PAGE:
(buchanan.org) — “Merchants have no country. The mere spot they stand on does not constitute so strong an attachment as that from which they draw their gains.”
Jefferson’s brutal verdict comes to mind in the fierce debate over inversions, those decisions by U.S. companies to buy foreign firms to move their headquarters abroad and renounce their U.S. citizenship — to evade the U.S. corporate tax rate of 35 percent.
U.S. executives who engineer these inversions are undeniably acting in the best interests of their shareholders and companies.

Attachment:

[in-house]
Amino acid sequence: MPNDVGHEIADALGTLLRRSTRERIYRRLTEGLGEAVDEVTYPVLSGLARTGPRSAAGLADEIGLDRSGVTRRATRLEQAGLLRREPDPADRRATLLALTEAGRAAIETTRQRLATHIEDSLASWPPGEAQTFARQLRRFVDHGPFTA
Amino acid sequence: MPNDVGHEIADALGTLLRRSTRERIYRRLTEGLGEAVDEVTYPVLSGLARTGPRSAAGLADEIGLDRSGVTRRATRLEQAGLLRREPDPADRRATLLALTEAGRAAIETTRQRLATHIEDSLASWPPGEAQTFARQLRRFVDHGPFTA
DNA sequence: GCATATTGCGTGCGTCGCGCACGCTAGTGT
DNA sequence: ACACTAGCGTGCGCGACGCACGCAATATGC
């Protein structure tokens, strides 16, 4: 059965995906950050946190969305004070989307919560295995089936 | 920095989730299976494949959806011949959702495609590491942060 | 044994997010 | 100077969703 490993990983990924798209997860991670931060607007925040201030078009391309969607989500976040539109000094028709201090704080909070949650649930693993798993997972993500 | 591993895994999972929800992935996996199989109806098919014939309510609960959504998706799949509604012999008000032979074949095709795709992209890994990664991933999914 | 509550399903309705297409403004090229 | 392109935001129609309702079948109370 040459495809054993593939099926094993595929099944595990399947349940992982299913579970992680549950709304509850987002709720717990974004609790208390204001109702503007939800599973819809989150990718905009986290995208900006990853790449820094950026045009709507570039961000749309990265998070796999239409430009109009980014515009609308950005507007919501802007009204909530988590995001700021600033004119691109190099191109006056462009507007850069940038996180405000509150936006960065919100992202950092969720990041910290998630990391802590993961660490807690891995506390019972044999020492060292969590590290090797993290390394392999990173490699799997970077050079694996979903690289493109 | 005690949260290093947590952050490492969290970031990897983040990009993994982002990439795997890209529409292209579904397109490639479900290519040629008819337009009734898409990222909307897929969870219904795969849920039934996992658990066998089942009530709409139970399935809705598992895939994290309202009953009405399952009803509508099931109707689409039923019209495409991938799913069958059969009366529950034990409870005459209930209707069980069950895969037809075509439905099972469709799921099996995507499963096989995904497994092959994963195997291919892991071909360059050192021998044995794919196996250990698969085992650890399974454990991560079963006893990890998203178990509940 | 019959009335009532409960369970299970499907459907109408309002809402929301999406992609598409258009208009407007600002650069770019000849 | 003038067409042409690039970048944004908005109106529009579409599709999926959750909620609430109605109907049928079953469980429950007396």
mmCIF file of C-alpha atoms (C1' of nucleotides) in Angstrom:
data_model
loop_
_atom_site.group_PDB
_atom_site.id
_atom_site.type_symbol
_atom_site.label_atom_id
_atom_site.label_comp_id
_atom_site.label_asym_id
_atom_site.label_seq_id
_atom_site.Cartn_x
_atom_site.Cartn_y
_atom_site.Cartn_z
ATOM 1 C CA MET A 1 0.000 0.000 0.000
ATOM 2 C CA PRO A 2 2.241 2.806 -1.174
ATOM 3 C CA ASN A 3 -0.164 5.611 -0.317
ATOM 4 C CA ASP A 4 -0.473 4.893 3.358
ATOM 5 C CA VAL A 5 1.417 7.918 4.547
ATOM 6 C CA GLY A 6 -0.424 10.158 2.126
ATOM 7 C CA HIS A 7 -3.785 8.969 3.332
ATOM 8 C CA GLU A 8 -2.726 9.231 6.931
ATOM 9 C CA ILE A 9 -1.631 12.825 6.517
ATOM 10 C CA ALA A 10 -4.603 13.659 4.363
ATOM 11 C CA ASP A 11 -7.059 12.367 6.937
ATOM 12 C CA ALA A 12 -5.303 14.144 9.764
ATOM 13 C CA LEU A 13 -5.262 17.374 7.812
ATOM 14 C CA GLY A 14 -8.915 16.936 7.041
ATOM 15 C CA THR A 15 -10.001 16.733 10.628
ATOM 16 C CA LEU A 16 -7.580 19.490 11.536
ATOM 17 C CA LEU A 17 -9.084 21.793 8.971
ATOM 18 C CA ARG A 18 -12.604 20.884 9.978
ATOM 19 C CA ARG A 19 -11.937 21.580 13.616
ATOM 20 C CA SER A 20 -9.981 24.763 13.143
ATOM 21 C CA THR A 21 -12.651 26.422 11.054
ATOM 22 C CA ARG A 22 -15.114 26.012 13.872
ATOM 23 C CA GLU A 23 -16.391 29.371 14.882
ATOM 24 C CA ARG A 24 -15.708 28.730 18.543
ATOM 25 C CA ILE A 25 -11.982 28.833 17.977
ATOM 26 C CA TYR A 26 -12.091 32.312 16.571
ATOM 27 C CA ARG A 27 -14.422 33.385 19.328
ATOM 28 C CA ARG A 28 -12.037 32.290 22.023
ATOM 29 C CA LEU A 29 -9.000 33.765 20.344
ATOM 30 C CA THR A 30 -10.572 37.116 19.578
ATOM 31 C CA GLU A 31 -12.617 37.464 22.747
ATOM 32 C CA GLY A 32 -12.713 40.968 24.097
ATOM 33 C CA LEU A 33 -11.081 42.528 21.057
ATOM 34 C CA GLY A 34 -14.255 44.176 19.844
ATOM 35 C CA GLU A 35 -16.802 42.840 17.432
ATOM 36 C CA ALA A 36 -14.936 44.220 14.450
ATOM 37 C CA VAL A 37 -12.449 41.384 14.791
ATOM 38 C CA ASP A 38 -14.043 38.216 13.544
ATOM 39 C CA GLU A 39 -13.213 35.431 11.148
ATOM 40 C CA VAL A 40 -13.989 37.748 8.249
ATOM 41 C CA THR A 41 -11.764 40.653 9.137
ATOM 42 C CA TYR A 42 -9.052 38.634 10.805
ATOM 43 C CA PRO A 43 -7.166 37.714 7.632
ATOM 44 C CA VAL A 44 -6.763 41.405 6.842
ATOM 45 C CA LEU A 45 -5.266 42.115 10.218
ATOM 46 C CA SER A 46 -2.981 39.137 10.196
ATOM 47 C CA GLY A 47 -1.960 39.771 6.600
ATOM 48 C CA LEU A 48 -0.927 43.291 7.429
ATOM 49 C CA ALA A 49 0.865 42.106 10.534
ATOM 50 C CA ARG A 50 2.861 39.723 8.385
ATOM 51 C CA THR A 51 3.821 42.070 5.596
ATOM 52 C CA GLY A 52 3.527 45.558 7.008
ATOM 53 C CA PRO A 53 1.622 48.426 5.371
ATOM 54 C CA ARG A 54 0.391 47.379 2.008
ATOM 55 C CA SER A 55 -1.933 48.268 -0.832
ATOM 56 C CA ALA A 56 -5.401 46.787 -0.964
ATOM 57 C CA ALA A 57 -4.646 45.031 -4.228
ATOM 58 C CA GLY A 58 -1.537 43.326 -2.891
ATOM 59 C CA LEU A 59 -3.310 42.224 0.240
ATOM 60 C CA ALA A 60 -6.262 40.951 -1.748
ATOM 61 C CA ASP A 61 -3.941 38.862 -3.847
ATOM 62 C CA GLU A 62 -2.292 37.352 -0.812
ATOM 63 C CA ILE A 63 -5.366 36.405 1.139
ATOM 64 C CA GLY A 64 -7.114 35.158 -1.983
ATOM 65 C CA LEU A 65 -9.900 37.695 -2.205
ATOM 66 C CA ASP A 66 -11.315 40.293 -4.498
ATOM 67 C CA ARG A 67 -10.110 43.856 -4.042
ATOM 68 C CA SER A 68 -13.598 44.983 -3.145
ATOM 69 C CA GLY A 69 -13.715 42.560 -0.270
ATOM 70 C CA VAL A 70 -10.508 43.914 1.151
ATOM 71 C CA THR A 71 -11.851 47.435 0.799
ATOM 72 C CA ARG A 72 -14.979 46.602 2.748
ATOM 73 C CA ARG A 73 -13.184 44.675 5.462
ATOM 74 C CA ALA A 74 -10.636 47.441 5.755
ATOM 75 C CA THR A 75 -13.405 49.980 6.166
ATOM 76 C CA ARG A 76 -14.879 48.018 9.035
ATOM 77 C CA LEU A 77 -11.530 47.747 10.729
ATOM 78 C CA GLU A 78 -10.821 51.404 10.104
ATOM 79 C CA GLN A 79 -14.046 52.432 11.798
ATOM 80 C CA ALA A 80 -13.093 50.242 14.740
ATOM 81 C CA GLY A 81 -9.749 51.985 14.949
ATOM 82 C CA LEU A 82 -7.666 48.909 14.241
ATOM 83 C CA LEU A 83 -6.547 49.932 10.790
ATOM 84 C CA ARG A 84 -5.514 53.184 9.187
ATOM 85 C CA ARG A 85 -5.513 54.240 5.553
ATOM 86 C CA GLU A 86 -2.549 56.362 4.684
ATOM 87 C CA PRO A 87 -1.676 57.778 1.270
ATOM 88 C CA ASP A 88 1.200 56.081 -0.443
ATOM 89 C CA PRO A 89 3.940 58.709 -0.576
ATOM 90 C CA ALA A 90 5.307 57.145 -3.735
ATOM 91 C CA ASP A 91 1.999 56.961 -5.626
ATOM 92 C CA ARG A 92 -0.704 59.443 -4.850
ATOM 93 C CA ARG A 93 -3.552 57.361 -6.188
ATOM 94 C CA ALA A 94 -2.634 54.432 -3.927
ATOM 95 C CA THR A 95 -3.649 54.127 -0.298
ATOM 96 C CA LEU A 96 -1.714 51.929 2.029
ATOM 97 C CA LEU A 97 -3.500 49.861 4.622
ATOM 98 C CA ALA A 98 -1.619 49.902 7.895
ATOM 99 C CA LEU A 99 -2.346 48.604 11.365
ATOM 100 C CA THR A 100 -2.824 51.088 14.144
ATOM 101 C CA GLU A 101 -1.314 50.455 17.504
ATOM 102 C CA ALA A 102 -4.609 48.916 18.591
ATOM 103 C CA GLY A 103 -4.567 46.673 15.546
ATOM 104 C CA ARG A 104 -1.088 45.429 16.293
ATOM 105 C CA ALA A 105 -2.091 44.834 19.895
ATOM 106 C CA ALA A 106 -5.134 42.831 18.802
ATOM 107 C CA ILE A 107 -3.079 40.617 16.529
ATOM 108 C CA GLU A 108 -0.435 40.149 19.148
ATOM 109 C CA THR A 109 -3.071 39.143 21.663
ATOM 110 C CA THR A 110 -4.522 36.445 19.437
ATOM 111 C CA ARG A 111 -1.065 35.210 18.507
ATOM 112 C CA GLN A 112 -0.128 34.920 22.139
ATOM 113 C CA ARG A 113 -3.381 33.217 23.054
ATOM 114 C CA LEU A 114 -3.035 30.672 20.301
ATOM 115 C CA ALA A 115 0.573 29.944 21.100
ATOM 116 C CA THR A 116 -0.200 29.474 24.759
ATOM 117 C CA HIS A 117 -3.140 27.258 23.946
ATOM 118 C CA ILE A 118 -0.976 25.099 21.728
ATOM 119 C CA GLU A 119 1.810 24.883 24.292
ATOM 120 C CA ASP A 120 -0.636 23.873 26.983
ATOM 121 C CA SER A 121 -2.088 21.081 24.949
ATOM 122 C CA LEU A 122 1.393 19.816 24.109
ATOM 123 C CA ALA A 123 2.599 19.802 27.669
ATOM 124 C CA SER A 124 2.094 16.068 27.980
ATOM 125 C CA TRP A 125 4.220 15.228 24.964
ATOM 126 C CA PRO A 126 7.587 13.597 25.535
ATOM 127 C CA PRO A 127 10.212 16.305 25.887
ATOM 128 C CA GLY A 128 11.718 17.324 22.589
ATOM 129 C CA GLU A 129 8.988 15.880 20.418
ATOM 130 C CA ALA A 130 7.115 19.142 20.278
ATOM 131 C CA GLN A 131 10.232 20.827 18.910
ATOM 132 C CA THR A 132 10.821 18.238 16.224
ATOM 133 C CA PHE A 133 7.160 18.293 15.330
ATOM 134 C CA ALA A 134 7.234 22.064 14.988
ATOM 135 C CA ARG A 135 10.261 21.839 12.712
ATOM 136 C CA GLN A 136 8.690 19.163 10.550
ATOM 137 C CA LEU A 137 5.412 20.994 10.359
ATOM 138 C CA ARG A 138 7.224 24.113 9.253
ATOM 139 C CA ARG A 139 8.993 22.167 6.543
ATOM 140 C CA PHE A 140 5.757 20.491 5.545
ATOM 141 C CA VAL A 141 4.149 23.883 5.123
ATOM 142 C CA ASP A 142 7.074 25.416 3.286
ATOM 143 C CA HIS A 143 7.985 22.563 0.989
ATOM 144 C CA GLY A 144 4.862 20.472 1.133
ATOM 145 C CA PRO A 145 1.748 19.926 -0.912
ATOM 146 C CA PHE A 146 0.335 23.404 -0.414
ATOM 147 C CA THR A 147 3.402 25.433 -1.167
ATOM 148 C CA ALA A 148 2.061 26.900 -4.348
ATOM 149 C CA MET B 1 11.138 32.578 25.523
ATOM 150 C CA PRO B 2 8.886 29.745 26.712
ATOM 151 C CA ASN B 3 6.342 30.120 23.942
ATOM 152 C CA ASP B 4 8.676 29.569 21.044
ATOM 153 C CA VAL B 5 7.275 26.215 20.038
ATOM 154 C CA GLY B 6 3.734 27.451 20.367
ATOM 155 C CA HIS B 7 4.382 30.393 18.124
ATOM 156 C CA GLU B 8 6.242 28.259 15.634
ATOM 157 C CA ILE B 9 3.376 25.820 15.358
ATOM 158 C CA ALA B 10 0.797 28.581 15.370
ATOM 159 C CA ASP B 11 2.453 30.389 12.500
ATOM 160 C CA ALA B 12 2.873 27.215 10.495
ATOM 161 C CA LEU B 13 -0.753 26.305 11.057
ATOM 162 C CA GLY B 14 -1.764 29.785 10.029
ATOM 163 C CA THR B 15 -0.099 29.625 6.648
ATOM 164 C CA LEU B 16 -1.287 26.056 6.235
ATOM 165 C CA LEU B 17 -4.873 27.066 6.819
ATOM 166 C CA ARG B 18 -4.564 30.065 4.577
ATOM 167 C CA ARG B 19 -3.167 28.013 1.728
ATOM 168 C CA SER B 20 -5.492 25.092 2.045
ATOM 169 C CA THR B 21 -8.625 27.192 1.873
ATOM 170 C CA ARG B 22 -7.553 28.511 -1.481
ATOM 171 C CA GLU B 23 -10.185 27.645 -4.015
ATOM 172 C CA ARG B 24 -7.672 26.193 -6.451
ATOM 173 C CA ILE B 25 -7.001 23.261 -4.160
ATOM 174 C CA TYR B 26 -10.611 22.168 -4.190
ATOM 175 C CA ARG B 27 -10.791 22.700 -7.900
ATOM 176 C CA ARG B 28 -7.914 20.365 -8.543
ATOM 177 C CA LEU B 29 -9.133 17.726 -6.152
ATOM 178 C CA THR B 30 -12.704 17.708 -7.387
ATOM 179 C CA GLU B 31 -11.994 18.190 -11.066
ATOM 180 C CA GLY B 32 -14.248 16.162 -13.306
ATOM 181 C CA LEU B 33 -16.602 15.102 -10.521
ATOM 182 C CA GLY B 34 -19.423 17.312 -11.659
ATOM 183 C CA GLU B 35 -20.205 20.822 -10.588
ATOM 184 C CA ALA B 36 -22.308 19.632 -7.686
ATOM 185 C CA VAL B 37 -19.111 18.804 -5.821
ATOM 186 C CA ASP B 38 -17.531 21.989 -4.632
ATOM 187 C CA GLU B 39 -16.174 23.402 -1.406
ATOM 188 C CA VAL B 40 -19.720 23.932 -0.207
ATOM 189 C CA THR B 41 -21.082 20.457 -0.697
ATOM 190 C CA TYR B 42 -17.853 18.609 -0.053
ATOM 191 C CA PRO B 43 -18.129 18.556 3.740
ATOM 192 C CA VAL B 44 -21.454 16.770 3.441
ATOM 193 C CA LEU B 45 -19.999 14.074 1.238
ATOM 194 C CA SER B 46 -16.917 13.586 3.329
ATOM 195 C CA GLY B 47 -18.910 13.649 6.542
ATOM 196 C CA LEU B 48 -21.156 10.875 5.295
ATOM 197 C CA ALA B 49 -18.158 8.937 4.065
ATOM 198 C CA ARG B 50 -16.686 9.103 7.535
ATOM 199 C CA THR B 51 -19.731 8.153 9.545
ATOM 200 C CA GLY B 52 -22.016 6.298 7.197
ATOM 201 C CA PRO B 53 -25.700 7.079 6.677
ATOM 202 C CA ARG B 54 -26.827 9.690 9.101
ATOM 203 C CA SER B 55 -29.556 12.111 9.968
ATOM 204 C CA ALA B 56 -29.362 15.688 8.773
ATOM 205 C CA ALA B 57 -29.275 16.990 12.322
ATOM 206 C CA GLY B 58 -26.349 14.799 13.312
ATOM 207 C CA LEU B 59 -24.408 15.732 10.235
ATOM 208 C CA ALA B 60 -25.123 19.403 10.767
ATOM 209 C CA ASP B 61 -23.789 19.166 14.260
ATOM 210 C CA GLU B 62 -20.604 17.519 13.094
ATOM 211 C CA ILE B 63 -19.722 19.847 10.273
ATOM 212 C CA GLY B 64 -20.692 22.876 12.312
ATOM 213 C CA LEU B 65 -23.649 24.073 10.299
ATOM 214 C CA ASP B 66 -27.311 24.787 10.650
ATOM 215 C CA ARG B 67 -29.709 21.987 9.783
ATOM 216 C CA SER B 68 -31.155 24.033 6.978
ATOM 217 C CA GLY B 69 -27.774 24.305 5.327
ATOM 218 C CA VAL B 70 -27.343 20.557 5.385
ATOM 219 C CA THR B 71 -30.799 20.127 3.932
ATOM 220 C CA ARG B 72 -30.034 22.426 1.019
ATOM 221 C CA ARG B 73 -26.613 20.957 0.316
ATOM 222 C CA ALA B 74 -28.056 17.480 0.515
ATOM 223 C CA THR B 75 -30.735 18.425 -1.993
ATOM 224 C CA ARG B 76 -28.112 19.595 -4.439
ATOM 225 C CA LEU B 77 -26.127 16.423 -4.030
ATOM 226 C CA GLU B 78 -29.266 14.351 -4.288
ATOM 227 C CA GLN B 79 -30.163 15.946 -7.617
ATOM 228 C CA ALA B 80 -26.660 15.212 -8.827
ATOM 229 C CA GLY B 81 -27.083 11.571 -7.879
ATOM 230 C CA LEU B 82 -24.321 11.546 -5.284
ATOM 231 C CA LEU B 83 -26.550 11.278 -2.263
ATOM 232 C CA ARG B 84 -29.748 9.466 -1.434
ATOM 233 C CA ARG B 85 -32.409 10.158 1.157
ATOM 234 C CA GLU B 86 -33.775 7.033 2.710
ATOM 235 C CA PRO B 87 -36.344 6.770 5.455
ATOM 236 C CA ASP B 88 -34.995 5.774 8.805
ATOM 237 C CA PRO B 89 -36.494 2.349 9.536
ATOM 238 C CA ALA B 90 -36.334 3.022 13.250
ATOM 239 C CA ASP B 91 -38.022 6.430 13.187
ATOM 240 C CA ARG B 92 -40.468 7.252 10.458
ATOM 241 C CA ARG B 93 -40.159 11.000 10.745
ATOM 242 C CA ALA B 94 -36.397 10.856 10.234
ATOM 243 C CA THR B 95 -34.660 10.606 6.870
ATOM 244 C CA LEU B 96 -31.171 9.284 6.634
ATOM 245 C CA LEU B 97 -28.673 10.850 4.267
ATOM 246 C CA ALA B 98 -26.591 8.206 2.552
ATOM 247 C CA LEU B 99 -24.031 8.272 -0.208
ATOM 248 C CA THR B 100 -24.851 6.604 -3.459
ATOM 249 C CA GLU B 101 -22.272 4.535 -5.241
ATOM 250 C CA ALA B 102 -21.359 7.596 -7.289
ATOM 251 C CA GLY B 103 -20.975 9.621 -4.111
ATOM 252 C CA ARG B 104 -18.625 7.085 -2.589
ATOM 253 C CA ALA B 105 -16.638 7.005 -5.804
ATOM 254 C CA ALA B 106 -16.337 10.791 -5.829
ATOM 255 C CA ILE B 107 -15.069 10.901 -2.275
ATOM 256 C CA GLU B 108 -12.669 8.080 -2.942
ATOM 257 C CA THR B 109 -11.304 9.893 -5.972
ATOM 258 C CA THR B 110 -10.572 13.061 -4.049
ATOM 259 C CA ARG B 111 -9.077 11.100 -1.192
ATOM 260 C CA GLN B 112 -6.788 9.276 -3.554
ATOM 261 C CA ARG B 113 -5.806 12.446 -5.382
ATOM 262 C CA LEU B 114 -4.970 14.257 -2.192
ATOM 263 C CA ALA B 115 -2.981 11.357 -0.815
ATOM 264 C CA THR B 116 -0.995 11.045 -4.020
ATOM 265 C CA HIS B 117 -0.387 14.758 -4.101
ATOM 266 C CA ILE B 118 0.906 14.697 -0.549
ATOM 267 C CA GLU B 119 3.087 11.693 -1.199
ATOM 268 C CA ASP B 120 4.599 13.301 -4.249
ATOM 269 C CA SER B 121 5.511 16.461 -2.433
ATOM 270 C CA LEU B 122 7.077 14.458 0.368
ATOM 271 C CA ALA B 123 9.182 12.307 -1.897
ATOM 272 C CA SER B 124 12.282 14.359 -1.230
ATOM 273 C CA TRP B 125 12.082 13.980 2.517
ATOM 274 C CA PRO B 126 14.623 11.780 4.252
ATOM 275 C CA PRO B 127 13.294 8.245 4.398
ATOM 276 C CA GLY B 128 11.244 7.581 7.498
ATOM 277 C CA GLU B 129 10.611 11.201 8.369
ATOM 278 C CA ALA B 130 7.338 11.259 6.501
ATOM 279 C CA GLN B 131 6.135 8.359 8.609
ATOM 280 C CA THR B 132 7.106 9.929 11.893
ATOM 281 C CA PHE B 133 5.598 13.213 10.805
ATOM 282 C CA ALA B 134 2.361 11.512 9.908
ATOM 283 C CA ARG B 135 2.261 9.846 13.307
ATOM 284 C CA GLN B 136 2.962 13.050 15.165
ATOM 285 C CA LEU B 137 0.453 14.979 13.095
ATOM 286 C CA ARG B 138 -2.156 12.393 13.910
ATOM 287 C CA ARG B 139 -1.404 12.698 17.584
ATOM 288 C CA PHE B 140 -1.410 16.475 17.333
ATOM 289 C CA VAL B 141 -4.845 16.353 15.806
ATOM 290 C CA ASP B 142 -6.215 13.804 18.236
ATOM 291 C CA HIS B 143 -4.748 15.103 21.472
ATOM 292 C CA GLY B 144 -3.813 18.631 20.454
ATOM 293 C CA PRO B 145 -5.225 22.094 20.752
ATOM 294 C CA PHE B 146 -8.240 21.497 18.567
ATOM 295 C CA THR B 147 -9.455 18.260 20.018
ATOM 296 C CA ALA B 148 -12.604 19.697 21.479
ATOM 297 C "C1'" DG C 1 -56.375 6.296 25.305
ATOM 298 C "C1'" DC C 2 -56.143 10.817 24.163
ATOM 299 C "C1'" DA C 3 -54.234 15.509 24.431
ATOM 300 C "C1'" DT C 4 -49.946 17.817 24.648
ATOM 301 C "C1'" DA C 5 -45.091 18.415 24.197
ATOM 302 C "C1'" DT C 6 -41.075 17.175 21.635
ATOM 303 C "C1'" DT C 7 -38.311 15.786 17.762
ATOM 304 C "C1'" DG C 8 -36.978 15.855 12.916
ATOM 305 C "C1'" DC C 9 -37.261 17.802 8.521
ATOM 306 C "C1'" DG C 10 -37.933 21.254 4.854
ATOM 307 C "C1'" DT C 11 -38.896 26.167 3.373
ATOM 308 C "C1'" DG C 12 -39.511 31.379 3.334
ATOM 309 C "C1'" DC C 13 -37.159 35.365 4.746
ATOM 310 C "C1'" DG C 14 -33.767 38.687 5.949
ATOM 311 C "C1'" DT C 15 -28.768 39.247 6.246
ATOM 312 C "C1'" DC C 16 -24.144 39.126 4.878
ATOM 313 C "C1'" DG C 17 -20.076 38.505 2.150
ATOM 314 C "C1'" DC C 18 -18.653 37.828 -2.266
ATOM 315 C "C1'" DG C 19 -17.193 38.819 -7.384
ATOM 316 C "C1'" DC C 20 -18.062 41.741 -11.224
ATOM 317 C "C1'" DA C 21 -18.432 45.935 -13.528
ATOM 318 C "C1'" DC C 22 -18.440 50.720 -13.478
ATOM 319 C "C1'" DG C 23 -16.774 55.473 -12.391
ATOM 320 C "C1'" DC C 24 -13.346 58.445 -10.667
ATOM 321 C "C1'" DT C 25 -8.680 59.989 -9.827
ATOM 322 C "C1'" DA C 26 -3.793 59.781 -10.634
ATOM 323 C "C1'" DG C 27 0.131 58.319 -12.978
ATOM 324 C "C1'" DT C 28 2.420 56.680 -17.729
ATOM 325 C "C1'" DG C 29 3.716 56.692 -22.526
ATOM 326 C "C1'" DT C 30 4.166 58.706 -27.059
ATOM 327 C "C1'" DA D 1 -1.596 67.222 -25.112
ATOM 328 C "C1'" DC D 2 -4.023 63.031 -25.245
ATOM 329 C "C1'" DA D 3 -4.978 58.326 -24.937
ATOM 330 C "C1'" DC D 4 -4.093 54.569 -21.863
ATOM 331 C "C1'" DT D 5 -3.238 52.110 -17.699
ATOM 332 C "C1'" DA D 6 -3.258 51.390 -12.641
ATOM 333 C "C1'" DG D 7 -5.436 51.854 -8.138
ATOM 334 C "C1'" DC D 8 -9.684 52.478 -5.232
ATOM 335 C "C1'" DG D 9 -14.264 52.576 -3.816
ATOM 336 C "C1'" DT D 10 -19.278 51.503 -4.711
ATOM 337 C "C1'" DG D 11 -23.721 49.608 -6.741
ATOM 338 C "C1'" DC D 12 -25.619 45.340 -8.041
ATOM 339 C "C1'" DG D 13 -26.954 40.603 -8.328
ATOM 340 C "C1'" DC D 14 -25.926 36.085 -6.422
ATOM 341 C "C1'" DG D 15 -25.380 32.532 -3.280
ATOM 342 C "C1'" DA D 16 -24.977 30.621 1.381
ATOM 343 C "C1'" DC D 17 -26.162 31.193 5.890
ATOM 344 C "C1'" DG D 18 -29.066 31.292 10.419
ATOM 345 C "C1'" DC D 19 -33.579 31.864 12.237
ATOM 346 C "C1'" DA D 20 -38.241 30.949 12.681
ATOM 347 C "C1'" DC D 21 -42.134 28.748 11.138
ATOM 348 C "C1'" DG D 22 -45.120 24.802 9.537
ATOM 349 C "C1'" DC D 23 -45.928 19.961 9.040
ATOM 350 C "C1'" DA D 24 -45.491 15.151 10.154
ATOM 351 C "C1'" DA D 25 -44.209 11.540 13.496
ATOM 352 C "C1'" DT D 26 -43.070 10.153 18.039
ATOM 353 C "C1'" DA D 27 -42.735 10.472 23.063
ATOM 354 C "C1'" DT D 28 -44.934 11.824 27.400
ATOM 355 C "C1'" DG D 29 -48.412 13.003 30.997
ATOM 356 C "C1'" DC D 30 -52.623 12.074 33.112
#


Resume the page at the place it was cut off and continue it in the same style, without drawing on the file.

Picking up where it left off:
But are they also lacking in economic patriotism? Are they also guilty of economic treason against the nation that nurtured them?
Are they, in the phrase tossed out by Barack Obama, “corporate deserters”? Adds our president, “I don’t care if it’s legal, it’s wrong.”
But are inversions wrong? Or are these relocations abroad neither more nor less moral than Boeing’s decision to save hundreds of millions in labor costs by shifting 1,300 engineering jobs out of Seattle and Southern California to St. Louis, Charleston and Huntsville?